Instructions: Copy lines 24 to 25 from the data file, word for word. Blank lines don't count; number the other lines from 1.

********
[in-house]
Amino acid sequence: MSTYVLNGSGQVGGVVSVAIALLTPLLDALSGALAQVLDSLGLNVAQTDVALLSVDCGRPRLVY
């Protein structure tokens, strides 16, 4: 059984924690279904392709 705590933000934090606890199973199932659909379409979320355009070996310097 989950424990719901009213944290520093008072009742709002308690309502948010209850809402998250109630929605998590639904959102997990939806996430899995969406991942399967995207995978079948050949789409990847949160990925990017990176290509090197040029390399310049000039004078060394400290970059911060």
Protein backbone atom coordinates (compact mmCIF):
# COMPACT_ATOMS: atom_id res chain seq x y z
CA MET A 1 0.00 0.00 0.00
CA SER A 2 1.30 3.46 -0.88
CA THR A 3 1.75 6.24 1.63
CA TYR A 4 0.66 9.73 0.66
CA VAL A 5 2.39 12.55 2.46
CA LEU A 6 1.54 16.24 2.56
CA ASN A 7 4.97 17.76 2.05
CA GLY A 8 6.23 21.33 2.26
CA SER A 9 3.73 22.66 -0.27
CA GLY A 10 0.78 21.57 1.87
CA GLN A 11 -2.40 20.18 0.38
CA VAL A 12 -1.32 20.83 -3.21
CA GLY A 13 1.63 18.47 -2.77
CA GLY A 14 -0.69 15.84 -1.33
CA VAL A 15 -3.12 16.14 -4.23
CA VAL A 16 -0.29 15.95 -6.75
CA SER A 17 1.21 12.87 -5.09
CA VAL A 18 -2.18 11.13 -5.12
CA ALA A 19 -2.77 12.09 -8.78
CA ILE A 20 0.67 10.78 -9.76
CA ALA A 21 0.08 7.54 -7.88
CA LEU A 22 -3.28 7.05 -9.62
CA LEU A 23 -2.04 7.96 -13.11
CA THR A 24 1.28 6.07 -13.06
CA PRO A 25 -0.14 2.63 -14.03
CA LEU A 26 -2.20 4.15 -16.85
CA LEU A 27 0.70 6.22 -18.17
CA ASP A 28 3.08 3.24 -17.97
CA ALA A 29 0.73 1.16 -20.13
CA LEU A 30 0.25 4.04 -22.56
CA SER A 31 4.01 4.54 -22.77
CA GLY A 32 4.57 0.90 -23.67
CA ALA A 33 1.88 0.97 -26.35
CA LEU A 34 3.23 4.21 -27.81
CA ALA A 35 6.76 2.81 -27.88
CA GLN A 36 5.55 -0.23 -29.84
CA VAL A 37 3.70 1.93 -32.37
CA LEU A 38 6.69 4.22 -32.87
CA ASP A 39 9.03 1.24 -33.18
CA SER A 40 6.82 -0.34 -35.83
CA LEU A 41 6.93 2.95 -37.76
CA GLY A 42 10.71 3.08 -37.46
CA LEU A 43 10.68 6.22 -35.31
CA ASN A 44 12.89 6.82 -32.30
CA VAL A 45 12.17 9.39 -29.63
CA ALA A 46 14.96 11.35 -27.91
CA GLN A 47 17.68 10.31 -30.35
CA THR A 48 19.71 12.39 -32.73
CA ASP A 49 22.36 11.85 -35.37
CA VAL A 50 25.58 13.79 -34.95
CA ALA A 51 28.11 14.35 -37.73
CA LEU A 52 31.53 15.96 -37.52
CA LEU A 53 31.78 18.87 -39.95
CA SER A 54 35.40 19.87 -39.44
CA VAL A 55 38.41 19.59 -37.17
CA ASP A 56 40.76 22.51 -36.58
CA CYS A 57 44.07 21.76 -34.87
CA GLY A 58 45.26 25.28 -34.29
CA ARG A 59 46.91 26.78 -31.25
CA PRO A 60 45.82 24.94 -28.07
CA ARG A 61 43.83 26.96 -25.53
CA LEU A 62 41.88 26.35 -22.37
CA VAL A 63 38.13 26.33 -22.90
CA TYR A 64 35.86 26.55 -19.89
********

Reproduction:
CA ALA A 19 -2.77 12.09 -8.78
CA ILE A 20 0.67 10.78 -9.76